Will hardware makers trust Google after Motorola buy?


Google’s $12.5 billion purchase of Motorola Mobility today shows that the company is all-in with Android, paying a 63-percent premium to acquire Motorola. Google says it will run Motorola as a separate business and the company will remain a licensee of Android. The deal should end speculation that Motorola will revert back to Microsoft’s Windows Phone 7 platform, while at the same time, raising questions from other companies that build Android devices.

In 2007, Google helped form the Open Handset Alliance (OHA), to help promote and advance the Android platform. Many of the top-selling Android handsets come from OHA members such as HTC, LG, Samsung, Sony Ericsson(sne) , Acer, Asus and of course, Motorola. Here’s the official commentary from Google on Motorola’s future, which members of the OHA are surely interested in:

Motorola’s total commitment to Android in mobile devices is one of many reasons that there is a natural fit between our two companies. Together, we will create amazing user experiences that supercharge the entire Android ecosystem for the benefit of consumers, partners and developers everywhere. This acquisition will not change our commitment to run Android as an open platform. Motorola will remain a licensee of Android and Android will remain open. We will run Motorola as a separate business. Many hardware partners have contributed to Android’s success and we look forward to continuing to work with all of them to deliver outstanding user experiences.

The statement is exactly what Google has to say in this situation, but I’m not sure all the other OHA members and Google partners will buy it. Whether or not Google will maintain Motorola as a separate business, member companies will always wonder if Google has provided any Android code or plans with its new hardware-building subsidiary in advance. Google has already given cause for concern by not releasing the Honeycomb source code to the open-source community back in March, which set an ugly precedent in terms of trust and code sharing.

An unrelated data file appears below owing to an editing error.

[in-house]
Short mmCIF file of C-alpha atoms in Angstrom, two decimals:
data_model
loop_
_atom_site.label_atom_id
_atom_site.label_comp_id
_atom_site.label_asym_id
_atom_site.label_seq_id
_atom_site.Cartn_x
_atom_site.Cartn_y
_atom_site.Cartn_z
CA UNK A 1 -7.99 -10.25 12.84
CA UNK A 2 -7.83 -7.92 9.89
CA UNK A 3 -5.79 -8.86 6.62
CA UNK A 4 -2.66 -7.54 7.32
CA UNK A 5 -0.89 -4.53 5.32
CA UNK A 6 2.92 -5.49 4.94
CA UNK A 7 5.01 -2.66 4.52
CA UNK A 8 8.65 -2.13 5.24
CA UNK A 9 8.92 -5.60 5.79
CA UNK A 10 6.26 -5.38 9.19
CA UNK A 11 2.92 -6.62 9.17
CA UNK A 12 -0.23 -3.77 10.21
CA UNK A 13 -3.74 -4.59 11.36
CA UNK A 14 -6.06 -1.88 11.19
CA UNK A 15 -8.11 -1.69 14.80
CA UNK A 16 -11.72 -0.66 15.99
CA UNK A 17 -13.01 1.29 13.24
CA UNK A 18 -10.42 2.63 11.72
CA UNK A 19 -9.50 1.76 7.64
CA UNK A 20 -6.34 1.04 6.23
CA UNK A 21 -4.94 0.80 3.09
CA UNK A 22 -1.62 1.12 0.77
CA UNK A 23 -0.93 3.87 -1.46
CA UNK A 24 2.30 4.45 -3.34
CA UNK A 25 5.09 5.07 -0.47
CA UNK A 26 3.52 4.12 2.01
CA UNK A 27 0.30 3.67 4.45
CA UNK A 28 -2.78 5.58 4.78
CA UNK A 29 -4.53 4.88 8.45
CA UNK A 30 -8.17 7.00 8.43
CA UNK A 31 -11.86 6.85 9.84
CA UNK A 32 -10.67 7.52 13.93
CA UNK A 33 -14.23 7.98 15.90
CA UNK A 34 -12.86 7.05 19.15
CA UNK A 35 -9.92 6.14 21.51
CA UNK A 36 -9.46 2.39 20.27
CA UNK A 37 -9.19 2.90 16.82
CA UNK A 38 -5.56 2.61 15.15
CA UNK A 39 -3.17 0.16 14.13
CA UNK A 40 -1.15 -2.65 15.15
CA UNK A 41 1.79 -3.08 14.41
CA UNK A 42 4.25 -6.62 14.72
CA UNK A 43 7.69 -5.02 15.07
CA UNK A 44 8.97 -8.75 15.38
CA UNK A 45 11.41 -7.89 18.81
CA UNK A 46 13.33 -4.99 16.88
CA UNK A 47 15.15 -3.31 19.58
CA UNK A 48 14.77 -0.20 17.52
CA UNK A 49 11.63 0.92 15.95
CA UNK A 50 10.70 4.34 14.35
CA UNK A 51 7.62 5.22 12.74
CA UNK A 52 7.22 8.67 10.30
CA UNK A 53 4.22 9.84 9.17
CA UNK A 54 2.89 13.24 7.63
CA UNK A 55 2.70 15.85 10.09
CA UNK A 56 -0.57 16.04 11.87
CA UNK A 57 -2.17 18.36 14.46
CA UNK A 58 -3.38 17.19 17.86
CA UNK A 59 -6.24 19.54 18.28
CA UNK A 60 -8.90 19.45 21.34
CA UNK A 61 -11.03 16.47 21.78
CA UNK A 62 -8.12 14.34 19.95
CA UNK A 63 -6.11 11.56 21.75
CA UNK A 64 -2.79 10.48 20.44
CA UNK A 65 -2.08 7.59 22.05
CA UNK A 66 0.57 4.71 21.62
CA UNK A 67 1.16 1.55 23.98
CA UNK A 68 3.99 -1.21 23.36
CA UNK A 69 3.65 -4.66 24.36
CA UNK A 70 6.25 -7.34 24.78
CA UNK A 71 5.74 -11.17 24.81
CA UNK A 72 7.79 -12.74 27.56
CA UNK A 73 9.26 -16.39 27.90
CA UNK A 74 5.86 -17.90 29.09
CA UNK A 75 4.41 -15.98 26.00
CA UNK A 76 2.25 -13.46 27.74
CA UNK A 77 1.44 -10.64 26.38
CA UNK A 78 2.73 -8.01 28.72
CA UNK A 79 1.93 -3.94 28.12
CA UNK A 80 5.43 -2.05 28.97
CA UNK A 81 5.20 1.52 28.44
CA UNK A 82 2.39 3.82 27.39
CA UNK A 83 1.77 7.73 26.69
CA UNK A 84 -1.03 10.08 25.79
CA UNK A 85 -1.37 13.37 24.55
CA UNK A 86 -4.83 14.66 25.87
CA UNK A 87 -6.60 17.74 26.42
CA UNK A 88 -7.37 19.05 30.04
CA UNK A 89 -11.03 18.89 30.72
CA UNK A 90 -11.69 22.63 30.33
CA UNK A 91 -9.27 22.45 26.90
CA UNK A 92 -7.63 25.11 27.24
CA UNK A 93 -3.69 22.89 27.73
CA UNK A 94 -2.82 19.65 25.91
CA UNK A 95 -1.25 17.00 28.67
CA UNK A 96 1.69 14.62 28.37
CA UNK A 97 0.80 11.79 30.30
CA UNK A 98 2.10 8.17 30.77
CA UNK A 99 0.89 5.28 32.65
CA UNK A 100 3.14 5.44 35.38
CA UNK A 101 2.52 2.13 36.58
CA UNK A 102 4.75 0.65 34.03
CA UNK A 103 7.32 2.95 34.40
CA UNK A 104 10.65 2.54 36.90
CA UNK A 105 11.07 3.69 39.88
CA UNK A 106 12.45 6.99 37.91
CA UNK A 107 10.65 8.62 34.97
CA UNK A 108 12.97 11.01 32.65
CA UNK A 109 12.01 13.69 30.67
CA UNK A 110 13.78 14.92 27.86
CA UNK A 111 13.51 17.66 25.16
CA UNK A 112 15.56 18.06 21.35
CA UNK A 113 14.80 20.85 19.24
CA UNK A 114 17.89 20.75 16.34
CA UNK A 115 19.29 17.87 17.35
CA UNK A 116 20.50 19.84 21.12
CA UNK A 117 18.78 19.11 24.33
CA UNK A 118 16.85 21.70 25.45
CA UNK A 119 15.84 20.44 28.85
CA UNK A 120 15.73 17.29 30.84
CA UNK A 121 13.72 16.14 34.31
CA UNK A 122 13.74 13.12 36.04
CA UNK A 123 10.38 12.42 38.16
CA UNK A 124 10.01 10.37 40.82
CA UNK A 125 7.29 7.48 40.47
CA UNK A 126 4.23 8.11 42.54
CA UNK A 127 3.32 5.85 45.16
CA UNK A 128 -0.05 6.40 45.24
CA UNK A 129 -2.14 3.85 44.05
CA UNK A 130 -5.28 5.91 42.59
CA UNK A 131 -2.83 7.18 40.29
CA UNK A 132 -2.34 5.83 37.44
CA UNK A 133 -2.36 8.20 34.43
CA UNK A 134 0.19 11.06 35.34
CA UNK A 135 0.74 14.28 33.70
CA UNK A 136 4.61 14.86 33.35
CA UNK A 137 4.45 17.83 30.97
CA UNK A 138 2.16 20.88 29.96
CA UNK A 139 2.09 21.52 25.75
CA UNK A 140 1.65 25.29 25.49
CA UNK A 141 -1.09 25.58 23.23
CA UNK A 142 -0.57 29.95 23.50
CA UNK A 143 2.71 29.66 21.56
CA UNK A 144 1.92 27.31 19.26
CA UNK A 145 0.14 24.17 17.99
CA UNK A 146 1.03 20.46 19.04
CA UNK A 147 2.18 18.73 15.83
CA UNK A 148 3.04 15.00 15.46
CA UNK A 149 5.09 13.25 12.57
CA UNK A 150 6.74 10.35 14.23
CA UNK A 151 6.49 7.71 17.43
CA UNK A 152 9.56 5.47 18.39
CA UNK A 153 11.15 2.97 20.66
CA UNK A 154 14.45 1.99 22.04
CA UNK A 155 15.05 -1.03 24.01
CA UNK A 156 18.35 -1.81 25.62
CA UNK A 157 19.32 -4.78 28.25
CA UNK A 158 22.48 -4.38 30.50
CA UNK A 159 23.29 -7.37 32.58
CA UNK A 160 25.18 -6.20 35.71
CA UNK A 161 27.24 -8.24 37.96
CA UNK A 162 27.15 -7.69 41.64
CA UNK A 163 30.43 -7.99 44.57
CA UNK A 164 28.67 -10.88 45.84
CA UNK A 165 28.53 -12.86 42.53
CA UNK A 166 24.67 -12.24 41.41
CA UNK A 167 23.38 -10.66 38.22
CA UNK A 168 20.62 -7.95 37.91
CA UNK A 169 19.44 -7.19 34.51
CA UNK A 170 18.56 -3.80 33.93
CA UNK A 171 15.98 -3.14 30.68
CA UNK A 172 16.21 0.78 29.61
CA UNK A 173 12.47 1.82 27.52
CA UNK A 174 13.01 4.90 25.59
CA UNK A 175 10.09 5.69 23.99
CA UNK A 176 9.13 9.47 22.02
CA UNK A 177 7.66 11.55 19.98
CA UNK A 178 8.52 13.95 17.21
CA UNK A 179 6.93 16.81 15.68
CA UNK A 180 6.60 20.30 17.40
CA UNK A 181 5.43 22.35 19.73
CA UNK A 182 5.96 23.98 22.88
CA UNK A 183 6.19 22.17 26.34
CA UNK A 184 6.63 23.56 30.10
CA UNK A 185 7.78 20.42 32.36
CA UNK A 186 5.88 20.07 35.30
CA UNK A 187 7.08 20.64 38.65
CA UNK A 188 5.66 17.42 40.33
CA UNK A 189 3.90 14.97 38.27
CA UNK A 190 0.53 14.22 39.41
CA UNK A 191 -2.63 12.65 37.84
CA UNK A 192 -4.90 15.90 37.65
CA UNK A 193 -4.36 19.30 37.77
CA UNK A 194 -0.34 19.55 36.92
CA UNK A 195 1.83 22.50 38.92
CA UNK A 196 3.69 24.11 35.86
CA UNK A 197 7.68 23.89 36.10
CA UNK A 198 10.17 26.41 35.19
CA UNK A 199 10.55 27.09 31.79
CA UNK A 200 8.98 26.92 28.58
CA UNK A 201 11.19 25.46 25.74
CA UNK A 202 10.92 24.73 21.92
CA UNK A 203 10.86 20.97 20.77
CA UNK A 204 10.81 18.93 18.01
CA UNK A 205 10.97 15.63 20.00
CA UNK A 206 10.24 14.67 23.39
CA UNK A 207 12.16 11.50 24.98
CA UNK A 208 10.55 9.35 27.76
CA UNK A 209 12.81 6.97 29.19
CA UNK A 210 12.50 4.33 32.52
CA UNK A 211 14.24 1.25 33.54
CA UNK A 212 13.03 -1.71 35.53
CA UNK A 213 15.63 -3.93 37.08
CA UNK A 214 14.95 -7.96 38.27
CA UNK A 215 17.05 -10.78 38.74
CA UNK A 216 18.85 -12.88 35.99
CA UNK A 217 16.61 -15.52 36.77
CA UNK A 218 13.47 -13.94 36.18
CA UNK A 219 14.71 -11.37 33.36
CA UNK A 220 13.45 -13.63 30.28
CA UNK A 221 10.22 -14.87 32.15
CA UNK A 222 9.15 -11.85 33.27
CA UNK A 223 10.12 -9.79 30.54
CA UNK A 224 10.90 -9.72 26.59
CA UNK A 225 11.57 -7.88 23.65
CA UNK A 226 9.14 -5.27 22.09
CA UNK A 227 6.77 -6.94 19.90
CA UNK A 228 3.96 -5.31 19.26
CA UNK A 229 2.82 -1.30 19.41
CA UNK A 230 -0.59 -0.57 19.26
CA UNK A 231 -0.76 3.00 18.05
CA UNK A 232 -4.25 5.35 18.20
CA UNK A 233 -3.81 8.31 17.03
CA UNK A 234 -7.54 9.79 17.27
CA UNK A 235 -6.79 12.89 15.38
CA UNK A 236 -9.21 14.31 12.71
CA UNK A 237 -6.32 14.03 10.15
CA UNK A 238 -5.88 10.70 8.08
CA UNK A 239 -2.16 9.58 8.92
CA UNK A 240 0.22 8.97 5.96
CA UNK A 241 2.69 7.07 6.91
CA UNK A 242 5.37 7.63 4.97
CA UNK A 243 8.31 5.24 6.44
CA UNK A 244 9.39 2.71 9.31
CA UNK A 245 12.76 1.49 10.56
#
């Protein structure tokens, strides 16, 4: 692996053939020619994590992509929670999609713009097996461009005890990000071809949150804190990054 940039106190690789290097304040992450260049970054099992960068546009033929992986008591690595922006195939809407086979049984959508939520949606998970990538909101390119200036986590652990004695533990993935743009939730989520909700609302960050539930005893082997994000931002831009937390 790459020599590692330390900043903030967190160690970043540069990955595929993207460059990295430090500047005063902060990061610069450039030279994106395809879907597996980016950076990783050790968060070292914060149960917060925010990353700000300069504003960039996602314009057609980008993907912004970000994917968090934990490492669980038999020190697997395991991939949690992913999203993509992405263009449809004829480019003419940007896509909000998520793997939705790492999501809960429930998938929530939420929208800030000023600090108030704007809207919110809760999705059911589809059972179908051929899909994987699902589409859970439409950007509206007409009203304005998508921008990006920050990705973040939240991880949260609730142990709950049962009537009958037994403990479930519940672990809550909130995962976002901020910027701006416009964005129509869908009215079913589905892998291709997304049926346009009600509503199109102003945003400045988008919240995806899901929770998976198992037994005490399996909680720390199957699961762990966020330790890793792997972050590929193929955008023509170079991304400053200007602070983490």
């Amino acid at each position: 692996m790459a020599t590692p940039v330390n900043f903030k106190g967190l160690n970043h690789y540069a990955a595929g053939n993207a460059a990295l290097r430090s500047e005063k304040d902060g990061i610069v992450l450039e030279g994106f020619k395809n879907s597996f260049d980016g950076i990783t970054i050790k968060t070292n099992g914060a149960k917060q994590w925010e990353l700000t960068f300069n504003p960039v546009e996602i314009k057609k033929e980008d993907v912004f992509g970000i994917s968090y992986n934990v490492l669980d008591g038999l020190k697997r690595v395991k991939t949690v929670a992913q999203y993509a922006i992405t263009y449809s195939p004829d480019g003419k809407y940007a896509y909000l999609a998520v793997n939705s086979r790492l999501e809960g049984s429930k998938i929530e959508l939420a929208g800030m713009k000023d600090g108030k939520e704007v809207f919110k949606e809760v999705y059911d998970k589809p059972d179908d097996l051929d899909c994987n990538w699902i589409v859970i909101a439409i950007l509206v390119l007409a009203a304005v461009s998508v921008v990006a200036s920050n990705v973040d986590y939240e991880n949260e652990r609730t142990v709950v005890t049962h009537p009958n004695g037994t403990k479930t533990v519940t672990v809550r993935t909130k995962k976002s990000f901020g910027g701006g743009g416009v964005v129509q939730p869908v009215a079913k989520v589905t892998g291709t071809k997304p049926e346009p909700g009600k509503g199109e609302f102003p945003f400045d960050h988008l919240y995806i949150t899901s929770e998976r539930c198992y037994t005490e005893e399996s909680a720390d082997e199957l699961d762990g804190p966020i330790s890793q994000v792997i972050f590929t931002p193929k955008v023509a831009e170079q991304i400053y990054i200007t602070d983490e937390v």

No matter how Google spins this scenario, it really flies in the face of the Open Handset Alliance, currently composed of 84 technology companies. The OHA implies that partners will work together to create a better mobile experience, even though they actually do compete every day. And at the center of the OHA is Google itself, which, no matter how it tries to refute it, has entered the mobile phone hardware business. Until now, no OHA partner has competed with Google in terms of hardware.

That means there’s constant potential for an Android partner to question if Motorola is getting some type of special treatment such as a heads-up on Android changes it could adjust for prior to other Android hardware markets, for instance. Simply put, this is a door that once opened is very hard, if not impossible, to close. The situation is akin to Microsoft buying Dell: Would HP and others be happy about that?

Clearly, a key reason for Google’s purchase of Motorola is the acquisition of the handset-maker’s many patents. Samsung, a key Android partner, is currently facing legal action from Apple due to product and software similarities with Samsung’s Galaxy S smartphones and Galaxy Tab slate. Motorola’s Xoom tablet is also a possible target for patent violation. So with the purchase of Motorola, Google may have a better chance to help defend Android patent suits.

But the cost for such help could be too high, and I don’t mean the $12.5 billion. If Android hardware partners perceive that they can’t trust Google after this deal, the cost could be that such partners shift resources away from Android in part; perhaps to Microsoft’s Windows Phone 7 platform, which is looking better with the upcoming Mango software update. With the Motorola purchase, Google has started down a slippery slope that could be more difficult to manage than the patent problem itself.

Thumbnail image courtesy of AndroidSpin

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